This is “the worst tragedy in the Mediterranean this year,” said the UN High Commissioner for Refugees Thursday 25th July 2019.
More than 110 migrants are missing after the sinking of their boat off Libya on Thursday, July 25, 2019, a new drama described by the UN as the “worst” tragedy in the Mediterranean Sea this year.
According to the International Organization for Migration (IOM), about 100 other migrants aboard the boat that sank off the western Libyan town of Khoms were rescued. They must be placed, according to the Libyan navy, in detention centres whose conditions are often denounced by NGOs.
IOM and the Libyan Navy have provided different figures on the number of migrants who have been missing and rescued by the coastguards of a country that has been plunged into chaos since 2011 with power struggles and law-making militias.
Safa Msehli, communications officer at the IOM office in Libya, told AFP that 145 migrants had been rescued and brought back to Khoms, 120 km east of the Libyan capital Tripoli. Some survivors said that their boat sank and that there were still some 150 migrants on board, she added.
General Ayoub Kacem, a spokesman for the Libyan navy, said that “134 migrants were rescued and a body recovered, while 115 migrants are missing.”
“A wooden boat carrying about 250 illegal migrants, including women and children, (…) was wrecked within 5 nautical miles of the coast according to survivors’ testimony,” he said in a statement.
The “worst tragedy”
The rescued migrants, mostly Eritreans, but also Palestinians and Sudanese, “are still at the coast guard station” in Khoms and “could not be handed over to shelters”, according to Mr Kacem. “We expect the Ministry of the Interior and, specifically, the body to fight against illegal immigration, to take charge of them”.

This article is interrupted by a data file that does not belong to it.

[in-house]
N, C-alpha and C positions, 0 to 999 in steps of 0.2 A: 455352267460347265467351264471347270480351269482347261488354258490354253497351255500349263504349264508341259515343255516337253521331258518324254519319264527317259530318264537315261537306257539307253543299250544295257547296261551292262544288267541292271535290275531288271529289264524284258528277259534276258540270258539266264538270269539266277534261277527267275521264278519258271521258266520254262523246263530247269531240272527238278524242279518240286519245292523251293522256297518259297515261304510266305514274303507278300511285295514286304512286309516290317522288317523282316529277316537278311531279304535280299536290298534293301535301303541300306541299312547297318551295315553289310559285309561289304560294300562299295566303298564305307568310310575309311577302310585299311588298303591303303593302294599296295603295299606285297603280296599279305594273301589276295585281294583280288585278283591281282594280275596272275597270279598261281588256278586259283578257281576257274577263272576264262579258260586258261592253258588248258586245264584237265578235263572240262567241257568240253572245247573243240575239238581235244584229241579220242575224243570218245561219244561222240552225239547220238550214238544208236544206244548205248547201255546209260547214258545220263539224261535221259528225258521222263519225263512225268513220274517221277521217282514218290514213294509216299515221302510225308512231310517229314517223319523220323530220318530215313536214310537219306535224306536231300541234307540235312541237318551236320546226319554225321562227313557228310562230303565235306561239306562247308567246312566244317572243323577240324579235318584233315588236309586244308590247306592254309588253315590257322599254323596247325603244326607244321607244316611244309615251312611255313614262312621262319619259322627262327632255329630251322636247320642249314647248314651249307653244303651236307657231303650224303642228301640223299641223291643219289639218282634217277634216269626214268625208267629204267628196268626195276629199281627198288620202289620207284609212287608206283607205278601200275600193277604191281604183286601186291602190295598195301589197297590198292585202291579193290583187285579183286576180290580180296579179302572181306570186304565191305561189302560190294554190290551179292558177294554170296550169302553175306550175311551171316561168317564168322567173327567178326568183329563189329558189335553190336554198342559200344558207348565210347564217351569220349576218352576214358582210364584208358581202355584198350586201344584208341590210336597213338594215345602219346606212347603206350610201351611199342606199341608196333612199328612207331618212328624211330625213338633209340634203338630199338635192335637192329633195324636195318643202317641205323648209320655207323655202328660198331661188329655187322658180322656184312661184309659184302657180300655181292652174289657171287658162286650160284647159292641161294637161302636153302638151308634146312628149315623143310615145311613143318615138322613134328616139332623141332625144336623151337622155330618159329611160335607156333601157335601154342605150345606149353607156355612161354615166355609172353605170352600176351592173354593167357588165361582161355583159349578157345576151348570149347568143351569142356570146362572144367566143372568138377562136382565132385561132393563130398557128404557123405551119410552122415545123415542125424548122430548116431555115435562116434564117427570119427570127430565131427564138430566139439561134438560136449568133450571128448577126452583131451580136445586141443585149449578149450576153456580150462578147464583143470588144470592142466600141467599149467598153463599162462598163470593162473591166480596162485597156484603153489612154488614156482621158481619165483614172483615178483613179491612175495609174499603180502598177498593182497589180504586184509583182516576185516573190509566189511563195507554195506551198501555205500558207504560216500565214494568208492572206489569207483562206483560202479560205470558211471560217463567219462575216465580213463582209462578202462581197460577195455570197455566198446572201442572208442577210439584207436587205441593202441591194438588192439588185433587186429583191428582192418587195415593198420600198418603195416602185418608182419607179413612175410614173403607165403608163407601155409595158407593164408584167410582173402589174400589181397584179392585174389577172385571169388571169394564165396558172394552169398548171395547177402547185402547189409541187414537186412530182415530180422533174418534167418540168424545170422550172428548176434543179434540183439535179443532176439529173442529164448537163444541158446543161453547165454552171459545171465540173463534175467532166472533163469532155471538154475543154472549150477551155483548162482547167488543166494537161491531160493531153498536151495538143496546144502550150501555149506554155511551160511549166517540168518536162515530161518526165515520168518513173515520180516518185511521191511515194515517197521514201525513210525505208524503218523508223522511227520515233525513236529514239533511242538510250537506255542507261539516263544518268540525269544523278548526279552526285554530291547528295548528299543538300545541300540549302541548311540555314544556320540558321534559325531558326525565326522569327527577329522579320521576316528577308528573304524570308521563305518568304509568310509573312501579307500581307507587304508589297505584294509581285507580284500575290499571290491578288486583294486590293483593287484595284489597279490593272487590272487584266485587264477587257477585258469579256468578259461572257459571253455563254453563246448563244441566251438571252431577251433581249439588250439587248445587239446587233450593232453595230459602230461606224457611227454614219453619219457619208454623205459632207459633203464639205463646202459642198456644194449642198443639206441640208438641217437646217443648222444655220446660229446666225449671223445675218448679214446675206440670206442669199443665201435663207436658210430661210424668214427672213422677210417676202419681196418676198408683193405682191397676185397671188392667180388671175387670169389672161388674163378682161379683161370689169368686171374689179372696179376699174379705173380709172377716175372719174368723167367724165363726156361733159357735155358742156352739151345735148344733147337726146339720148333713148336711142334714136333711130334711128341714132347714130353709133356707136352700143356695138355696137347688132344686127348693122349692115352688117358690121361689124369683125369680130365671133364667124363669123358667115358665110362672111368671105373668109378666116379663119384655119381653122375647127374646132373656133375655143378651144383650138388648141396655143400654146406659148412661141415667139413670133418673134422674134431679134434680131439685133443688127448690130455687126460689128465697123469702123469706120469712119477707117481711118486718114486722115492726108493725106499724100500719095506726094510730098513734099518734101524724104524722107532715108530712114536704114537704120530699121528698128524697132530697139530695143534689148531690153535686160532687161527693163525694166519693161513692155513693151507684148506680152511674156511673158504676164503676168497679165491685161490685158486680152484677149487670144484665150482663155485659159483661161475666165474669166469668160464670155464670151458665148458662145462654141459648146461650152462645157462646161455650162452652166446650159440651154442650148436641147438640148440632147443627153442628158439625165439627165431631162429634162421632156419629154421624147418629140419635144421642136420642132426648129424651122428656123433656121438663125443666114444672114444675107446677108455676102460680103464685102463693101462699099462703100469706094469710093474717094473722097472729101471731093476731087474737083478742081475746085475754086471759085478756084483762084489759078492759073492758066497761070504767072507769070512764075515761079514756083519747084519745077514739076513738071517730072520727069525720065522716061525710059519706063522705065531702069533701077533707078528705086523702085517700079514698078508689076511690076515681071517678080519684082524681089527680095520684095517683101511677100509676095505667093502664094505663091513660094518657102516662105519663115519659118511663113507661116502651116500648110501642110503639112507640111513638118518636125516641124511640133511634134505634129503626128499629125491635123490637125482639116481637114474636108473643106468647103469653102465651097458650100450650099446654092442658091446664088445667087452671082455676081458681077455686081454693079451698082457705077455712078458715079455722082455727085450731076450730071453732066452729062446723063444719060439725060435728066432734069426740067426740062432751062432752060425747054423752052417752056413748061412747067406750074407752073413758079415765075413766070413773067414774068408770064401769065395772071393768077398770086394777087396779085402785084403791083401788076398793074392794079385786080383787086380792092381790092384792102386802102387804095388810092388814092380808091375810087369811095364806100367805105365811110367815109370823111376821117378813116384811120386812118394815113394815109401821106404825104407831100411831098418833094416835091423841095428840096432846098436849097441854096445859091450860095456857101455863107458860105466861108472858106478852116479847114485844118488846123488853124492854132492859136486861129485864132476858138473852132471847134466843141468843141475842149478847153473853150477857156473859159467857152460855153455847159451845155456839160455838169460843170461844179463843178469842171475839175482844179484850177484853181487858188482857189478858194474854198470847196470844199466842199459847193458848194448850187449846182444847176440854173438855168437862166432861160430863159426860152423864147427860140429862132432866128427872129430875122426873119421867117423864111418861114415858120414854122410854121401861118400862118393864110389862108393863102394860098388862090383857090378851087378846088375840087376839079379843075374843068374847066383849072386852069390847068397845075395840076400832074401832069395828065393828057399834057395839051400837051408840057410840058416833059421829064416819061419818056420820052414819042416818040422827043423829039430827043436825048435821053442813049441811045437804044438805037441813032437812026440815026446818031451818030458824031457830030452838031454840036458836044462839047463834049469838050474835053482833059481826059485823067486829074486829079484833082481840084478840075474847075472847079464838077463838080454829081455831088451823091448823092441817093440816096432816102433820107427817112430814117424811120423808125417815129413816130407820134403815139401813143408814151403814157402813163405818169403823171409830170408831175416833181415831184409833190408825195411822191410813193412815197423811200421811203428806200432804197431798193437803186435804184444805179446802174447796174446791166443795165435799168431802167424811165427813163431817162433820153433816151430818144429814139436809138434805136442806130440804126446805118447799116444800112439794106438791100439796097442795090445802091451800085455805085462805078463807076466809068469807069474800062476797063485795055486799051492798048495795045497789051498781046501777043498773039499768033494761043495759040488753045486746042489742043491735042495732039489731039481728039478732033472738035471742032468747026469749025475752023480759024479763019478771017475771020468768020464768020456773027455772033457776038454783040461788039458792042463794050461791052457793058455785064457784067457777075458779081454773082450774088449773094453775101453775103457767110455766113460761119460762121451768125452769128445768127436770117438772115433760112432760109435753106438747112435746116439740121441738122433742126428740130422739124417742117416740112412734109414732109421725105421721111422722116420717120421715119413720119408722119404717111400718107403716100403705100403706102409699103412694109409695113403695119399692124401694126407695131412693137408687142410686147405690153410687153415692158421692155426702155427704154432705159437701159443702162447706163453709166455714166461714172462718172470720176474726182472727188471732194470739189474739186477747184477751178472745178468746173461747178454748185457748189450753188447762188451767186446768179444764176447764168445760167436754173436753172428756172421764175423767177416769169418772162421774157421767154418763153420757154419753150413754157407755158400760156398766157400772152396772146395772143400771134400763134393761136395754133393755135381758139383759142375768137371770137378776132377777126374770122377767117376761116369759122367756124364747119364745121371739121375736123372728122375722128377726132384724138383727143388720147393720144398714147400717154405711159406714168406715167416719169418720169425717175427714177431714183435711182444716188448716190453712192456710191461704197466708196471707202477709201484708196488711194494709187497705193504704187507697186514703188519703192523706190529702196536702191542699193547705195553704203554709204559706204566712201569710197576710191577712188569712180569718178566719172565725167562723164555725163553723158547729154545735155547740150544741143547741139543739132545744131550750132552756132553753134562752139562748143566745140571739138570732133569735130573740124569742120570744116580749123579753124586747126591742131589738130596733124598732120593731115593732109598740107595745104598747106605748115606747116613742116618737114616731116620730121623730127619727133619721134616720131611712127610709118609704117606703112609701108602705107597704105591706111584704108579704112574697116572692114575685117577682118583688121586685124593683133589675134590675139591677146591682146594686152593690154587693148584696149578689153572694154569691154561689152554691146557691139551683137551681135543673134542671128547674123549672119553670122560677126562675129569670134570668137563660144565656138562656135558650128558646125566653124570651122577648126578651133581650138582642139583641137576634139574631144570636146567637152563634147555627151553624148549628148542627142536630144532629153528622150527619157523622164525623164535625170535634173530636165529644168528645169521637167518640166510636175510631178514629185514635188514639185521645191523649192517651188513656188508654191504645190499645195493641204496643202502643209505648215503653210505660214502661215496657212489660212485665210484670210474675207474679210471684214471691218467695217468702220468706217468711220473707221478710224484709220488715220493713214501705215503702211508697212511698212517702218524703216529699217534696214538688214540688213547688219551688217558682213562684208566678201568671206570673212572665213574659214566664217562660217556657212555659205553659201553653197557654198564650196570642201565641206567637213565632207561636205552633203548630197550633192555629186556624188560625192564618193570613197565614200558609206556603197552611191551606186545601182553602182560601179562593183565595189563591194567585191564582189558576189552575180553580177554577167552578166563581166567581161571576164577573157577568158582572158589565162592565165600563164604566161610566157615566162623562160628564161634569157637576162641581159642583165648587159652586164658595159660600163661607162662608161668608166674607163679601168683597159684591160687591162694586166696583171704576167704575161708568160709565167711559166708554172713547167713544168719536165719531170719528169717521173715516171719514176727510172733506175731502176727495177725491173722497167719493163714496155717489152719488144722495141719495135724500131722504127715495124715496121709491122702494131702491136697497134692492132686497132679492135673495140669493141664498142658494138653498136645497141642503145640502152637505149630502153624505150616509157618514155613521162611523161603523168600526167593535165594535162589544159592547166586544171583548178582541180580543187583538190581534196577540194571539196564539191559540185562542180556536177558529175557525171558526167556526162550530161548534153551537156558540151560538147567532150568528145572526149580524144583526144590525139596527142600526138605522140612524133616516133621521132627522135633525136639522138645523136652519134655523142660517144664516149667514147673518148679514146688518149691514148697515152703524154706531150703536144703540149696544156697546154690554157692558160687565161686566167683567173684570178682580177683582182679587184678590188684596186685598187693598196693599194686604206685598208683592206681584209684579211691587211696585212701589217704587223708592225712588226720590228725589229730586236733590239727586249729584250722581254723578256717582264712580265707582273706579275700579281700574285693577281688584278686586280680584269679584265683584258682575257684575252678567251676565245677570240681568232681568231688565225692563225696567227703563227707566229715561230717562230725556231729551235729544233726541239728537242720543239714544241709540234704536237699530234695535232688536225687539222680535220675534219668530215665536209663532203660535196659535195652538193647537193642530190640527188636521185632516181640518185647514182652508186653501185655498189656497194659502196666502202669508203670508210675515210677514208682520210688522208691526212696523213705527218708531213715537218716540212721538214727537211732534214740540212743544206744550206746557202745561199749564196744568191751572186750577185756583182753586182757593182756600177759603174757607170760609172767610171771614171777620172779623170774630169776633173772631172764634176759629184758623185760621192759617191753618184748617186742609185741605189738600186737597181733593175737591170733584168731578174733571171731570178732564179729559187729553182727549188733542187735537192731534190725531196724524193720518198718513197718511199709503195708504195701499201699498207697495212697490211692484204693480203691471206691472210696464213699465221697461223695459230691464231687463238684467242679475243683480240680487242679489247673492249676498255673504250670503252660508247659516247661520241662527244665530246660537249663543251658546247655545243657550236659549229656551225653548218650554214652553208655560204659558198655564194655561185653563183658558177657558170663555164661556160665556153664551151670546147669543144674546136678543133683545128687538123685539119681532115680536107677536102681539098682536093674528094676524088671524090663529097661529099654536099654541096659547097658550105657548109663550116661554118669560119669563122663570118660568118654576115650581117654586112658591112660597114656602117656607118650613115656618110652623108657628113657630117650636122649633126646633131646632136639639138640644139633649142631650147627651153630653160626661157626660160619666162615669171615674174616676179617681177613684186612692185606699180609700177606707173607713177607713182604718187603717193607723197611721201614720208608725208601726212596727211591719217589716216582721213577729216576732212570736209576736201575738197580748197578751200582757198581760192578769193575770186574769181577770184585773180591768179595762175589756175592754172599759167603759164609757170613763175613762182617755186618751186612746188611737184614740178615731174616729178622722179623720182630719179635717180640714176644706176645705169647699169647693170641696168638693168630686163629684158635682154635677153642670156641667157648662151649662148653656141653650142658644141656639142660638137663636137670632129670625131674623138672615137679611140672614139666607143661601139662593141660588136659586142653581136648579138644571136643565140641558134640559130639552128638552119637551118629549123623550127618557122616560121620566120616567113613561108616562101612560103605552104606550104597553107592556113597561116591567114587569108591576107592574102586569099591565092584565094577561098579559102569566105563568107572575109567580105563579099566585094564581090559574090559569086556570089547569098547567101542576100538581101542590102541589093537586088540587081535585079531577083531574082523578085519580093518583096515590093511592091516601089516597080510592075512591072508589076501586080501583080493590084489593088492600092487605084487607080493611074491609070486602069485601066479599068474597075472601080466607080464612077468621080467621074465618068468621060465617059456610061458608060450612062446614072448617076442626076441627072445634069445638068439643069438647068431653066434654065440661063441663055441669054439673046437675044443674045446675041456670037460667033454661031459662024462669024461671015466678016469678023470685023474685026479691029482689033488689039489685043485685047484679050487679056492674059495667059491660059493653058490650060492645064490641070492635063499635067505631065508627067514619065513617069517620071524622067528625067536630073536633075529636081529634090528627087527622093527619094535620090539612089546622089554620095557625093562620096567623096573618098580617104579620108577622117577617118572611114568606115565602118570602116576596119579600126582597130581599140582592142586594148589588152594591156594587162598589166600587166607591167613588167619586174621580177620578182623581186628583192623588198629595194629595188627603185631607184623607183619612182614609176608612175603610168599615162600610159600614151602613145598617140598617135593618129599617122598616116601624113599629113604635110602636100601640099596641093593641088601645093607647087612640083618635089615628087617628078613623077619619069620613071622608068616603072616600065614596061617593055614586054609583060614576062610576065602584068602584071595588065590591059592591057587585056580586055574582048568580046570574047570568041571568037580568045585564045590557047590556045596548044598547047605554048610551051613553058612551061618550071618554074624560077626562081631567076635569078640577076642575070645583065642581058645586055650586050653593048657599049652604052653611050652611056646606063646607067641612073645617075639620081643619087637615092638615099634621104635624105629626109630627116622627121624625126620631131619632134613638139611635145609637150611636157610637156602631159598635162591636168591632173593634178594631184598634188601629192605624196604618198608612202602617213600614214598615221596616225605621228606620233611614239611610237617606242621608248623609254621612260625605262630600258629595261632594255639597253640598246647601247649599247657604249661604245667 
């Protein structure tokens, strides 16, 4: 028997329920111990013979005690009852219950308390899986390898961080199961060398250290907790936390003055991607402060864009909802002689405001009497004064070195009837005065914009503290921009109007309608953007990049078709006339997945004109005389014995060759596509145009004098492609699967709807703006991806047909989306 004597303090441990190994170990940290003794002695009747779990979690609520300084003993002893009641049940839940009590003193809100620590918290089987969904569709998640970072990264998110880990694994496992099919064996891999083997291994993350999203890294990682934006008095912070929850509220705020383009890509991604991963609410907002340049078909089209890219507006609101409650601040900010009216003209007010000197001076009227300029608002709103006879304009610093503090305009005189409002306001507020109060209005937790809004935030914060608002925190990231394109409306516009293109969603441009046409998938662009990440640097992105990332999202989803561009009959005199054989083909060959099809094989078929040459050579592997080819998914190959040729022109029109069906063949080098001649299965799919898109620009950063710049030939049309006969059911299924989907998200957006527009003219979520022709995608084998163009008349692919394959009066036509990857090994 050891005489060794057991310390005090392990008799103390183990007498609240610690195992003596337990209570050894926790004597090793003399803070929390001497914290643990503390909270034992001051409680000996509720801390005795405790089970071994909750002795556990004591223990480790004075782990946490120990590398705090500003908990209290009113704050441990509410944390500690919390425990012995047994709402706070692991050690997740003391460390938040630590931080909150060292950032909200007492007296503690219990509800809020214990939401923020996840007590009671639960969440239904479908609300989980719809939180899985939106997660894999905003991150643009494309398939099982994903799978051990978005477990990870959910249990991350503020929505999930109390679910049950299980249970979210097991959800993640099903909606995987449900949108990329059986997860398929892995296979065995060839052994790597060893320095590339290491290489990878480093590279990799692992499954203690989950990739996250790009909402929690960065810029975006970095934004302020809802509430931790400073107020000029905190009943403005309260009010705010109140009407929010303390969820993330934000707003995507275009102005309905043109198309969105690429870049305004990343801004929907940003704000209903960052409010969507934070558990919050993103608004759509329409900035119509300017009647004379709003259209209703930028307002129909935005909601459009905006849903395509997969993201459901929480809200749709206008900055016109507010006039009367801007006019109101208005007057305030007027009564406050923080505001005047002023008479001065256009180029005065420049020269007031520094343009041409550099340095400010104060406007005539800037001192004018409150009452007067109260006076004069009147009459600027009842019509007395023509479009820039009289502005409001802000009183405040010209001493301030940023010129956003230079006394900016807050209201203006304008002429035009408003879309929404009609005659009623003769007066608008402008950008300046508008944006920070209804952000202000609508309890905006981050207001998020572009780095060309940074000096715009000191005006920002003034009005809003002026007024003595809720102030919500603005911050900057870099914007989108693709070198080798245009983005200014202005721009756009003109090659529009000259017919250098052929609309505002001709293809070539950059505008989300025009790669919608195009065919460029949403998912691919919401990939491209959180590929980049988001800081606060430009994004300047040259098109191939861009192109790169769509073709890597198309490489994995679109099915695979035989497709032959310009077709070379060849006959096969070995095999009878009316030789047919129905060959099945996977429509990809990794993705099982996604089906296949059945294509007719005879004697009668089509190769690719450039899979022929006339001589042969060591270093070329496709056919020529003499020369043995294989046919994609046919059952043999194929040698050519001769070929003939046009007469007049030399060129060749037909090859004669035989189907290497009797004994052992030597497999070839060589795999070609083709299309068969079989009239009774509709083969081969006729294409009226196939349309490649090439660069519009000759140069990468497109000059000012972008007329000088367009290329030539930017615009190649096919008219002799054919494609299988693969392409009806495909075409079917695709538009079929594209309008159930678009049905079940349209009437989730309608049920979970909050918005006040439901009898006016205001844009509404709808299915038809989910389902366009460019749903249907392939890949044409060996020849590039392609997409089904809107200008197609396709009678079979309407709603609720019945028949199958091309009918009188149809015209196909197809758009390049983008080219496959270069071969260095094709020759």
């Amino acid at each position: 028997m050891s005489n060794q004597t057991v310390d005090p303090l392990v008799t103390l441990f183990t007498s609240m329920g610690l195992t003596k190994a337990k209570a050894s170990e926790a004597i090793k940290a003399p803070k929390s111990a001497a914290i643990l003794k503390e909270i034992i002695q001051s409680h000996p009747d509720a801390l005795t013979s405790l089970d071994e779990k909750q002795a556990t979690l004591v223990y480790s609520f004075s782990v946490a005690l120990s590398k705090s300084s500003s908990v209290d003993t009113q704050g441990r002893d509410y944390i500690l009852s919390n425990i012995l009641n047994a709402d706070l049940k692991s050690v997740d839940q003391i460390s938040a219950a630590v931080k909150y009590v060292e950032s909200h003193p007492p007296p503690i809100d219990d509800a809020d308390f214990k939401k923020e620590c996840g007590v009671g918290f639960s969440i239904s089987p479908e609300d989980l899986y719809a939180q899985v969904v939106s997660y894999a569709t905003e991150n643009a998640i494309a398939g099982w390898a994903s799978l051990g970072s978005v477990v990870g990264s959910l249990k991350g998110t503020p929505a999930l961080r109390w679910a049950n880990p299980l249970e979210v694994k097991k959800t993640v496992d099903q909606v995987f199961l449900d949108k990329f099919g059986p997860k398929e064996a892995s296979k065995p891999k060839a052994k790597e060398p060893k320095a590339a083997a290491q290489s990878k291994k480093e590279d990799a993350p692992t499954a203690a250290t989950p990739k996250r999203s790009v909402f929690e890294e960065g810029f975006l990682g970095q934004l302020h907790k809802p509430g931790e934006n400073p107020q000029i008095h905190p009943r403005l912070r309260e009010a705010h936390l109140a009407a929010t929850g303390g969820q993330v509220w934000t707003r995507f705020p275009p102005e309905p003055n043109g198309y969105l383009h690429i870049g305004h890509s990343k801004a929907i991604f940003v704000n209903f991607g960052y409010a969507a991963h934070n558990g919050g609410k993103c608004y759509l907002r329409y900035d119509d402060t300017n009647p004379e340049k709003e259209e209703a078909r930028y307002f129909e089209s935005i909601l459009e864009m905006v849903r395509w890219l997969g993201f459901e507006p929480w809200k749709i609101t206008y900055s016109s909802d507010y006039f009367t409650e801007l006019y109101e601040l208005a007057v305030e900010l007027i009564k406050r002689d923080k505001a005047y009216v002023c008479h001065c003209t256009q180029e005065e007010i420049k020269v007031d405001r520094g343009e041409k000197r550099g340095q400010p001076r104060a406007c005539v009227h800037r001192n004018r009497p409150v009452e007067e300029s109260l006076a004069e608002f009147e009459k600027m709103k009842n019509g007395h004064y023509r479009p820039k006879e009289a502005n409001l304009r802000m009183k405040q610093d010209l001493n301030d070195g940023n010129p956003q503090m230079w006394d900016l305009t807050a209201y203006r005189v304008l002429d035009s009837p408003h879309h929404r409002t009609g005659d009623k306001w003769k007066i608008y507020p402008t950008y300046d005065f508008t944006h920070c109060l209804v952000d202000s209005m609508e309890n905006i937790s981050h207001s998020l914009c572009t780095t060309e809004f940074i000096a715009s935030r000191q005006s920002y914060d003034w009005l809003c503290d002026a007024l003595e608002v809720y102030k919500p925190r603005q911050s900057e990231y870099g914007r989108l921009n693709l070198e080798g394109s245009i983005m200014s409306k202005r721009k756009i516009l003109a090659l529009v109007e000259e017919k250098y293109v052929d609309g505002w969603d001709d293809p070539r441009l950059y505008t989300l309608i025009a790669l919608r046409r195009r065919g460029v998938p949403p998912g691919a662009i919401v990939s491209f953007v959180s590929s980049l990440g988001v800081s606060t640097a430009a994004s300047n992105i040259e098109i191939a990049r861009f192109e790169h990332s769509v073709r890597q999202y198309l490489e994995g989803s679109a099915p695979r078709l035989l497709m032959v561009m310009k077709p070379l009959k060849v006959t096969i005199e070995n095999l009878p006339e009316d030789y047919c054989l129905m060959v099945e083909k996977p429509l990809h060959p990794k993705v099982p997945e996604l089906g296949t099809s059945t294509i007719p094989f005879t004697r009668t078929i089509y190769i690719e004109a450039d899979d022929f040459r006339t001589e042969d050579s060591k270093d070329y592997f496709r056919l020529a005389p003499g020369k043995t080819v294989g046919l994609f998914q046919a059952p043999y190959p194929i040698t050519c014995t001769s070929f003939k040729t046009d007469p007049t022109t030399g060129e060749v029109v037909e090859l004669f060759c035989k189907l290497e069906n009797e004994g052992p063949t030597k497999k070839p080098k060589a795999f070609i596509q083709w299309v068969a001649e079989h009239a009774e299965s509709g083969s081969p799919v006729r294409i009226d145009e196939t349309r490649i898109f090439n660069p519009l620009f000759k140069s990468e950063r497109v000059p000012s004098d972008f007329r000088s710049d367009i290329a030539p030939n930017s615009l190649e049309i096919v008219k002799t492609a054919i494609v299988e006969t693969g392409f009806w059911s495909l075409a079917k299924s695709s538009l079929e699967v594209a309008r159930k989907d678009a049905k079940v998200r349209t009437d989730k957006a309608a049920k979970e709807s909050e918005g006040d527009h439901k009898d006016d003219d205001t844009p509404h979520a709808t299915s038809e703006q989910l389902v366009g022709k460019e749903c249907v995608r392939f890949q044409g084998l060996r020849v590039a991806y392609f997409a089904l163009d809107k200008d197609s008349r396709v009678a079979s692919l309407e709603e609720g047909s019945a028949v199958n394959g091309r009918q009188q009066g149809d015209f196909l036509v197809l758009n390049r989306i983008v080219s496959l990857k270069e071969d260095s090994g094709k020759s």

“The worst tragedy in the Mediterranean this year has just happened,” said UN High Commissioner for Refugees (UNHCR) Filippo Grandi on Twitter.
“The resumption of rescue operations at sea, the end of the detention of refugees and migrants in Libya, the multiplication of safe escape routes out of Libya are now necessary (…),” he said.
Generally, migrants rescued at sea and brought back to Libya are initially greeted by the Libyan Red Crescent, IOM staff and local organizations who provide care and food. Then they are placed in detention centres.
In recent months, NGOs have denounced the conditions of detention of migrants, according to them the migration policy of European countries concluded with the Libyan authorities.
According to IOM figures, at least 5,200 people are currently in detention centers in Libya.
The European Union is supporting the Libyan coastguards to slow down arrivals on the Italian coast, some 300 km from the Libyan side. In 2017, it validated an agreement concluded between Italy and Tripoli to train and equip the Libyan coastguard. Since the number of arrivals in Europe via the Mediterranean has fallen sharply.
“Refugees and migrants in Libya are extremely vulnerable and are entitled to protection under international humanitarian law,” said Thomas Garofalo, director of the Libyan office of the International Rescue Committee (IRC).
For him, it is “urgent” that NGO search and rescue missions be “decriminalized” and that Operation Sophia be restored. “Only in this way can we avoid tragedies like the one we have experienced today.”
In recent years, the ships of the NGOs and those of the European operation Sophia intervened to rescue the migrants. But these operations suffered in 2019 from the reduction of Sophia’s field of action and the steps taken against NGOs from European states seeking to limit the arrival of migrants.
Before Thursday’s sinking, UNHCR and IOM had reported at least 426 people dead trying to cross the Mediterranean since the beginning of the year.
Despite persistent violence since the fall of Moamer Kadhafi’s regime in 2011 after a revolt, Libya remains an important transit point for migrants fleeing instability in other parts of Africa and the Middle East who seek to join Europe.